The entire iPad become worthless and bricked and since it was bought used, she could not provide the original proof of purchase Apple required. I did my best to “hack” my way in, find a way to install another OS or something to make the device usable again, but Apple locks even their hardware down so much, none of that was possible.

Not having infinite time or money to pursue it, I gave up helping that person. I apologized for Apple being how they are to both of the people mentioned and will no longer recommend Apple devices to any of my clients, friends or family ever again if asked.

Conclusion

Apple isn’t perfect, Android isn’t perfect, nothing is really, but I personally feel much better having my devices intimately connected with my GMail account (GSuite), that I use every day, than with an iCloud account that I don’t and is completely based on Apple’s methods. At least Google offers secure and smaller waiting period to recover accounts. Even though I have friends horror stories of account recovery with Google, I know myself or my clients I manage will never have that issue.

So what am I getting next? Most likely a Google Nexus 5X or 6P that is directly integrated with the GSuite account, the same GSuite account connected even to the Google Chromebook I’m typing this message on at this very moment.

If this article was helpful and you’d like to “tip” me and motivate more writings, I accept DOGE coins: D9boV9otyoLvCQPy7WvTdTCW2v2tRkKj9c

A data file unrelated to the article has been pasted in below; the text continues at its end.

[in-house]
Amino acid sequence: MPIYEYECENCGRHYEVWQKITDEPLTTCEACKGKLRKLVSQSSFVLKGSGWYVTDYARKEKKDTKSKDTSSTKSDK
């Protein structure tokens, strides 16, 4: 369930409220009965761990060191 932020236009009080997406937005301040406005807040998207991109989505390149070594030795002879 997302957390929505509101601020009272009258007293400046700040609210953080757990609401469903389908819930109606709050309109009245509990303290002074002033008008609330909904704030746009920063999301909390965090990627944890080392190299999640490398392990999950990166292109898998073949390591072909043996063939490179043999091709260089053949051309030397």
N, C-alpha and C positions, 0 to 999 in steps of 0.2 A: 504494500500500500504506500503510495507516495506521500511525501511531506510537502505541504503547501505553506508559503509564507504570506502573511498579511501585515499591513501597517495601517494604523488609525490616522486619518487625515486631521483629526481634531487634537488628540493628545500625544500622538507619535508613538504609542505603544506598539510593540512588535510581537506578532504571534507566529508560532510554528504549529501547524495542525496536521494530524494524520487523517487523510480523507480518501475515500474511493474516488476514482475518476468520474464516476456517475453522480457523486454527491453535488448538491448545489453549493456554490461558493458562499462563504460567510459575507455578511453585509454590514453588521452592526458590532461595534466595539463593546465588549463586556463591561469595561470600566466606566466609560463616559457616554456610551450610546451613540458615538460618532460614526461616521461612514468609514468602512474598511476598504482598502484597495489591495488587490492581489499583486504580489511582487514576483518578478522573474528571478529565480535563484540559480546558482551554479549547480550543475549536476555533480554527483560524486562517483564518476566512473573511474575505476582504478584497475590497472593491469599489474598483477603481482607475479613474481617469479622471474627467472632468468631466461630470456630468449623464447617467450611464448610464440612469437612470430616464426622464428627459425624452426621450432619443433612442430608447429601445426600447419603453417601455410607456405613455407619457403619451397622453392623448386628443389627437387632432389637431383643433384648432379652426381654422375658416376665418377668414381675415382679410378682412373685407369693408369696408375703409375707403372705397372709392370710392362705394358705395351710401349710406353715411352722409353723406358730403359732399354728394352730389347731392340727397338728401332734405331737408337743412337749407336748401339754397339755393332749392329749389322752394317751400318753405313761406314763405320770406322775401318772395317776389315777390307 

PHP 7 so much faster than PHP 5

php7-transparentEarlier this year, I decided to make the leap to PHP 7 prior to it officially becoming a part of my servers distribution (I run Ubuntu).

It has probably been the easiest and best change I have made to my personal server stack in a number of years.

Granted, it wasn’t without a few minor issues. In the custom PHP code I wrote for clients, I got a little lazy over the years and did not open my PHP code blocks with <?php … and still just had php.ini to allow that, but I decided to go through my custom code and add the

Switching to PHP 7 gave a very large advantage… The speed. It is substantially faster than PHP 5. I ran benchmarks on my 1GB linode before and after the switch and PHP 7 literally doubled the speed of code execution.

Here are my basic server specs on most of my servers. There are minor variations.

Linode 1GB VPS
Ubuntu 14.04.5 LTS
MySQL 5.5.50-38.0 Percona Server
Nginx 1.4.6